Ryerson Theatre basement a 'dead space'
Uploaded on 2/9/2012 8:33:27 PM
As aired on February 09, 2012
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Tashika Gomes Reporter
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 A sign warning students they will be entering at their “own risk” may soon hang on the door of the Ryerson Theatre School (RTS) basement, according to operations manager Peter Fleming.

Recently, a section of the basement became flooded by water coming from a leaking metal valve in the area. The space, which is used for costume storage, is prone to flooding when it rains, but this is the first time it was caused by faulty pipes.

Due to a foundation issue, the basement usually floods when it rains. Even though it is not a mandated work area, the basement is used regularly by students because there is little storage space for costumes and materials elsewhere in RTS.

“Anyone who really works in the wardrobe department has to come down here anytime they have to look for something,” said Stephen Elgar, a fourth-year production student. “It’s the only space we have to store a lot of our fabrics and a lot of our clothing, which is actually really bad because it’s so humid down here that it destroys (the clothing).”

Ryerson president Sheldon Levy said the ideal solution would be for the university to build a new school, but the funds to do this are not available.

The space was fully functional until 10 years ago, when a major flooding deemed it a non-work space. The computer room on the first floor was converted into wardrobe storage and other items were stored elsewhere, including a crammed room in Kerr Hall that is being used to store nicer items.

Fleming said campus planning considers the basement a “dead space.” According to Fleming, faculty refuse to go down to the basement and students have the right to refuse to enter the space as well. But students in the costume department use the space up to five times per week, especially during the production of shows.

“We said to students, ‘you are never to go down there again,’” Fleming said. But he added students still visit the basement in search of cheap materials and props for shows.

After The Ryersonian learned about student complaints, Toronto Public Health was approached and a health inspector was sent to check the area last Monday.

Natalya Plotnikova, the inspector who visited the school, advised Fleming to repair the leak and returned on Friday for a followup inspection. Fleming said the pipes had been repaired as requested but Elaine Pacheco, manager at Toronto Public Health, later reported they had not been fixed yet because the school was still waiting for a fixture necessary for the repair. In the meantime, the school is using a bucket to contain the leak, which is being checked every three hours for potential spillage.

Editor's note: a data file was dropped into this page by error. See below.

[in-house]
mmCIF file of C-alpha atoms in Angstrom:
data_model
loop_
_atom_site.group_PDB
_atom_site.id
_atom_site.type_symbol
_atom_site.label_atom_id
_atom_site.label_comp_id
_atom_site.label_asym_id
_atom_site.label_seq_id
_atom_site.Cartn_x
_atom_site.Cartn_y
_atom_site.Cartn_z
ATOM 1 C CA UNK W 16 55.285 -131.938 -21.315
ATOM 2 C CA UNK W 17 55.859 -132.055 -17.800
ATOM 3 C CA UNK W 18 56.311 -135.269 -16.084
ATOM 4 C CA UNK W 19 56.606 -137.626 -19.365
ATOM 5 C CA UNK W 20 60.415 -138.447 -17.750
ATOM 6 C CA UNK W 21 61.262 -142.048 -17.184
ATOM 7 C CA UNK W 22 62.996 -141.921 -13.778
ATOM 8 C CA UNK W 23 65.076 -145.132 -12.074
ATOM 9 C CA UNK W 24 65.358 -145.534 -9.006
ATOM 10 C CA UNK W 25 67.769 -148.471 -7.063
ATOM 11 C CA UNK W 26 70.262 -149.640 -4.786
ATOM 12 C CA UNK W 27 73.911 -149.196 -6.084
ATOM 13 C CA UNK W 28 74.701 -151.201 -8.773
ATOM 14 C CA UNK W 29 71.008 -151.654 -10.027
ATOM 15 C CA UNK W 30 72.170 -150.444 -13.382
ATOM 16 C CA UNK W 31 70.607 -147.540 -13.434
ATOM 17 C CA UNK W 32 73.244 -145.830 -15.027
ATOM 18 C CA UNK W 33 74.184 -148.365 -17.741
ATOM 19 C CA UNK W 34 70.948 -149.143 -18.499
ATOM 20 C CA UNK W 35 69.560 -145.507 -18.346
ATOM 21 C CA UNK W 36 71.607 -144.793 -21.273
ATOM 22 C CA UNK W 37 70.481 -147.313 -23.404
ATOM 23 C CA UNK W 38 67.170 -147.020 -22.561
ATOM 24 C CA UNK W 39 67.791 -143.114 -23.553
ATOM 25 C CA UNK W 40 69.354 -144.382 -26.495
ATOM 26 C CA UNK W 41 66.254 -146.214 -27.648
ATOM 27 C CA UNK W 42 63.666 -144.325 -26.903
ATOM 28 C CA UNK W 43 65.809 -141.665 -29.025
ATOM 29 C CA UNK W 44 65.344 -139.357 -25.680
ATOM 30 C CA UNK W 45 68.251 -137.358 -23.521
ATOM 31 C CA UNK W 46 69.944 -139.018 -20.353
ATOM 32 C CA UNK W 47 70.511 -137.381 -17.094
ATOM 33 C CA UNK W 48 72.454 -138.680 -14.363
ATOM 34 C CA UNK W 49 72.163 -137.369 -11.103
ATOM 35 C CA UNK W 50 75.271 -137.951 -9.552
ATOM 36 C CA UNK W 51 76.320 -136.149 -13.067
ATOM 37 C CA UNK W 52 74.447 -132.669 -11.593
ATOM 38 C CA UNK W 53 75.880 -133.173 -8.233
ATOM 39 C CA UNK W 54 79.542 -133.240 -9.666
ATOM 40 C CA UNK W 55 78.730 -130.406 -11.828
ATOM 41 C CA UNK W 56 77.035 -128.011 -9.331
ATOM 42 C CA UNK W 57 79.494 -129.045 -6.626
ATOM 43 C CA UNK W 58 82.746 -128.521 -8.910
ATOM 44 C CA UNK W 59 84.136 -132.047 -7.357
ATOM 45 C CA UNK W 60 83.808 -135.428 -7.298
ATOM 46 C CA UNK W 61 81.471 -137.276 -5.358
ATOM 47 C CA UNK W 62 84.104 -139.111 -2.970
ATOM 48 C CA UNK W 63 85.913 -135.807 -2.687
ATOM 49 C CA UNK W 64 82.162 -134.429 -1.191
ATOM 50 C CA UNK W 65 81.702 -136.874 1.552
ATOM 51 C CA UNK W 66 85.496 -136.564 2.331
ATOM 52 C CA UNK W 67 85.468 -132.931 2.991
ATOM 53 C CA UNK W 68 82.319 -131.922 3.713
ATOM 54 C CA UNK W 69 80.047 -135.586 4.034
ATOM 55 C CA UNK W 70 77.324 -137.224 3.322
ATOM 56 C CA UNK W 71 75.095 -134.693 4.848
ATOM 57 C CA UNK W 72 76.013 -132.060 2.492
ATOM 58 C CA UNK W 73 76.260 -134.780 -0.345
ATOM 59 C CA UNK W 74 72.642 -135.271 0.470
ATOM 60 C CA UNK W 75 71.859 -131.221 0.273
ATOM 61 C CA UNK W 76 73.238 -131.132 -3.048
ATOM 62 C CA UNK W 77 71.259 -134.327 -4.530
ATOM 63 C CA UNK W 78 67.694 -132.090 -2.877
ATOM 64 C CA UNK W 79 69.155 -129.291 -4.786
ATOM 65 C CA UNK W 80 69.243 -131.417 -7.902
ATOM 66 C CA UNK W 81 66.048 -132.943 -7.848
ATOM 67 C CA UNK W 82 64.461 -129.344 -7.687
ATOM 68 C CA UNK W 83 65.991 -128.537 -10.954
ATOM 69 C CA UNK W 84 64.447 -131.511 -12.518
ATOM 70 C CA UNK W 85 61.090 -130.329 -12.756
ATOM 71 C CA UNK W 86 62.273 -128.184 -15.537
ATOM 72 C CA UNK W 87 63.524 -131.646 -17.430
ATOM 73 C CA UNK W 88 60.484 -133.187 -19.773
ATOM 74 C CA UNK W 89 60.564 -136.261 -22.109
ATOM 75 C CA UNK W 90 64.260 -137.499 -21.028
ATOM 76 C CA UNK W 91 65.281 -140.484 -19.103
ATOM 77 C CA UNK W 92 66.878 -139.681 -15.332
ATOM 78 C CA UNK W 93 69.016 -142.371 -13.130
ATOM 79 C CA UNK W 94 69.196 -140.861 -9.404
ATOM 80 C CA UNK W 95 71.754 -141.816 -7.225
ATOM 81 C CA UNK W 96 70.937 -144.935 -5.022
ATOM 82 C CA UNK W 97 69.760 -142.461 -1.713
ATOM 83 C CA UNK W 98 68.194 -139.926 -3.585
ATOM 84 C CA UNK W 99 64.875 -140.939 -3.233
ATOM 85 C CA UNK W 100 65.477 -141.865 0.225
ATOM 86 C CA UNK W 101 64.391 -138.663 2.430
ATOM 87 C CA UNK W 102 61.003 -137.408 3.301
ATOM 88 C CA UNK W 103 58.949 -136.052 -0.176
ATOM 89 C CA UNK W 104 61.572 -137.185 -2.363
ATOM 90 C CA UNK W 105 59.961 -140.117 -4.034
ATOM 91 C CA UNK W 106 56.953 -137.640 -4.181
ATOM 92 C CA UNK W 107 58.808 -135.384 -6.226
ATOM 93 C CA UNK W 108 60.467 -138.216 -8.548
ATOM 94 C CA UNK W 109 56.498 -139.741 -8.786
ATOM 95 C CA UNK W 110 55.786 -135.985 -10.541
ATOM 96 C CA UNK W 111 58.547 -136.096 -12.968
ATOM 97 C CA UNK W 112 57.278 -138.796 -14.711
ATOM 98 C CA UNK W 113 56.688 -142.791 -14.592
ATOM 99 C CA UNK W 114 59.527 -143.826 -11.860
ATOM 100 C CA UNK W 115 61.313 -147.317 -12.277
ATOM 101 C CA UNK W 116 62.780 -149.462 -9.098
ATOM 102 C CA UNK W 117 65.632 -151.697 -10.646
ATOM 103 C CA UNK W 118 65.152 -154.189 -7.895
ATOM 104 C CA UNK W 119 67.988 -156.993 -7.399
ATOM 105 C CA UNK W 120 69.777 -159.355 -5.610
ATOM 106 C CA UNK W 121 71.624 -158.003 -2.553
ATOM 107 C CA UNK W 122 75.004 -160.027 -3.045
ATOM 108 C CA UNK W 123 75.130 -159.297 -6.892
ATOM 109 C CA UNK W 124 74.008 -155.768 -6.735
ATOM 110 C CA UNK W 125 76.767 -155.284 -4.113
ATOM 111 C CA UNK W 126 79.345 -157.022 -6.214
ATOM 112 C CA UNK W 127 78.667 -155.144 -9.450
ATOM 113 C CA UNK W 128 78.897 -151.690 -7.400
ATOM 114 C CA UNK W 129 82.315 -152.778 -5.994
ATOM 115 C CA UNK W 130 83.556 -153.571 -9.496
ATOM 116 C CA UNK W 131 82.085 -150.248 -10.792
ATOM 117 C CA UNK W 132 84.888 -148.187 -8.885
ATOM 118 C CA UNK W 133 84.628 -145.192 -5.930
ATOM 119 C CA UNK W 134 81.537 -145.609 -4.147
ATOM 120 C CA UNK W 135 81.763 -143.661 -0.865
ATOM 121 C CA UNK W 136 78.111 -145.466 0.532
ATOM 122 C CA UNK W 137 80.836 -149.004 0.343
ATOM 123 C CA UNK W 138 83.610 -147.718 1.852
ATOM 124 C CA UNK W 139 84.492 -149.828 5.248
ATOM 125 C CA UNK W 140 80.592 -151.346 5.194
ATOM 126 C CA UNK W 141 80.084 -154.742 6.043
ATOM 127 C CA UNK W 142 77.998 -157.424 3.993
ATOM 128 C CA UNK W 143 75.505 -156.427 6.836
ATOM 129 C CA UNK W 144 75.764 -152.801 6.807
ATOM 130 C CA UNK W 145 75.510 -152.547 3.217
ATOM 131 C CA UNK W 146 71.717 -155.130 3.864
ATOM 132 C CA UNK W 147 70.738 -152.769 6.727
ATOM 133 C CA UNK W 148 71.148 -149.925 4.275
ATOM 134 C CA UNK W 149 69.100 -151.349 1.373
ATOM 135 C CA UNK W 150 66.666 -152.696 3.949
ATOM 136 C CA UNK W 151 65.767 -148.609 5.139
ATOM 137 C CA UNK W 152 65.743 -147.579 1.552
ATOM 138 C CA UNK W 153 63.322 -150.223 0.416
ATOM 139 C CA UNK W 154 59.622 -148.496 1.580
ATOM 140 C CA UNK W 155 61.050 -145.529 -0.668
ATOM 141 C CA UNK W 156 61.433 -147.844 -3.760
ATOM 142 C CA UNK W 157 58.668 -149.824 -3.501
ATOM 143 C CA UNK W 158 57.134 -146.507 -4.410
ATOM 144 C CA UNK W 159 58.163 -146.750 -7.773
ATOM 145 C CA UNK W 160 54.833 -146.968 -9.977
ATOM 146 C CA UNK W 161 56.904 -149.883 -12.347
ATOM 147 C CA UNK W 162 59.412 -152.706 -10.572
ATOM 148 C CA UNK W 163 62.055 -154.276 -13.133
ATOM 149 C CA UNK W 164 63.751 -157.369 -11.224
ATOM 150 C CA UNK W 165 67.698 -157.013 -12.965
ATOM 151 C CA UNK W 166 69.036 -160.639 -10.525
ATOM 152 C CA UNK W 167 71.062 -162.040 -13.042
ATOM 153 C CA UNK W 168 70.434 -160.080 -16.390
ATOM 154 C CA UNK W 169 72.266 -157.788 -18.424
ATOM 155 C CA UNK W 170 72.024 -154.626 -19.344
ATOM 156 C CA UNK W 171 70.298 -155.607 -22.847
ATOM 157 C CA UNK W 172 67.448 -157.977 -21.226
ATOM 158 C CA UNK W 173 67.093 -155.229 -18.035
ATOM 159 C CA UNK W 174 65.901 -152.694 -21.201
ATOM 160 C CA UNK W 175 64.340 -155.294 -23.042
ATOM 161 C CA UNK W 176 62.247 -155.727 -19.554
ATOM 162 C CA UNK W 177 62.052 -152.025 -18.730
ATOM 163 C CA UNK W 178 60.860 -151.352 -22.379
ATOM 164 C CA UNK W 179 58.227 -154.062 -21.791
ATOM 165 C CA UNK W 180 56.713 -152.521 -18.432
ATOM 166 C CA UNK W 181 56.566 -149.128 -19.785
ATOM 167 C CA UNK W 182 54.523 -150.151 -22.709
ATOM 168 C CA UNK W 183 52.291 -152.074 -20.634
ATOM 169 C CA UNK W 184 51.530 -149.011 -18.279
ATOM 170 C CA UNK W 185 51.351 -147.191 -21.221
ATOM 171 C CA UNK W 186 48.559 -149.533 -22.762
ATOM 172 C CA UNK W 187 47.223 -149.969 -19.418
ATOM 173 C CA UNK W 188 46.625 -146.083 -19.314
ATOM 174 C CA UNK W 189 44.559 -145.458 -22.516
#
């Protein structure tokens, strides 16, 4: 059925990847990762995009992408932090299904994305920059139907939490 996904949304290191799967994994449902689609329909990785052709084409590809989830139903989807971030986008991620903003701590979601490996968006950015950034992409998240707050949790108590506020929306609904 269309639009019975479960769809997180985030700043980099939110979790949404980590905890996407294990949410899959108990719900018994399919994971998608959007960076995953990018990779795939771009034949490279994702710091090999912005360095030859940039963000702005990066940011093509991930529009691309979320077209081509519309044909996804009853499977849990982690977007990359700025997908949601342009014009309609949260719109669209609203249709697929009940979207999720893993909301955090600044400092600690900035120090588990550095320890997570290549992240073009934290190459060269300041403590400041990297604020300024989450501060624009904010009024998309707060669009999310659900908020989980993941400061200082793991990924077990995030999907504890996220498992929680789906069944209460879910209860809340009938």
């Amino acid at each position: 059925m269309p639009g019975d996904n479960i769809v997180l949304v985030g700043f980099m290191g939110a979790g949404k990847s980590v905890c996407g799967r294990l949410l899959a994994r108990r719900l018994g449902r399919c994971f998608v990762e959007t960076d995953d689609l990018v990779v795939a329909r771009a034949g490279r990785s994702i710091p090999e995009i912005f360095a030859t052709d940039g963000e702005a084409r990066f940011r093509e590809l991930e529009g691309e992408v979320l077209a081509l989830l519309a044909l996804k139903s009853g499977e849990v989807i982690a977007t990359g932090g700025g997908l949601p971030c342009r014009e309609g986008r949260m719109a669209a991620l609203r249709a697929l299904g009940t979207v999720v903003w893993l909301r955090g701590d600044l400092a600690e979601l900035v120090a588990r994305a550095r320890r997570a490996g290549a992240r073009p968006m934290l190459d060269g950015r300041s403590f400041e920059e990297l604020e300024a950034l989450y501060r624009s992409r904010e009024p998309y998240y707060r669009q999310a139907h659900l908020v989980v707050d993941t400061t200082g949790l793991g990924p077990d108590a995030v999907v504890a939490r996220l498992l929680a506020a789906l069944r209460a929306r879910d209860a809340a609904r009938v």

Before the recent inspection, the RTS had not been inspected for four or five years — the last time the space flooded. According to Fleming, there are no routine inspections of the area and Catherine Drum, Ryerson’s environmental health and safety officer, was not aware of the conditions in the school’s basement.

“We never physically check it ourselves,” Fleming said. “If we need to look for something that’s gone missing or if we need to throw something down there, we open the door — if there’s a flood, we call campus planning,” Fleming said.

But Levy said diligent inspection is key to ensuring older buildings are well maintained.

“I would argue that those buildings need inspections more often than newer buildings simply because the university not only has an obligation, but the university wants to make sure that it has a building that is safe and healthy for people,” Levy said.

During last week’s prompted inspection, Toronto Public Health checked the basement for black mould and found no signs of it. Students and faculty still remain concerned about entering the space.

The RTS opened in 1971 and this week marks its 40-year anniversary.

“We have a building that’s past its prime,” Fleming said. “In 1971, we were promised a new building. Forty years later, we’re still waiting,” Fleming said.

Levy acknowledged rebuilding or replacing the building is necessary but he said the university has been unsuccessful in finding a viable way to do that.

“Replacing the theatre is extremely difficult because the building divided by the number of students is hugely expensive,” Levy said, adding it would cost $50 million to $60 million for a building used by only a couple hundred students.

He said studies have been done to come up with a solution, but part of the problem is that any government funding the university may be able to secure is not enough to cover the cost of such a project. The other alternatives are subsidizing the cost by cutting other parts of the university’s budget or finding a donor that could help with the cost.

“Everyone thinks there’s some magical donor. Well, if there’s some magical donor, please introduce this person to us,” Levy said. “So you try to do a bit of repair, maintenance and keep it reasonably in good shape, but it’s never going to be in great shape. It’s always going to be in what was the first pharmaceutical faculty in Canada.”

“I’m really happy to leave,” Elgar said. “I want to go somewhere where I’ve got facilities where I can really practise my art. Ryerson doesn’t — we have the faculty, just not the facilities.”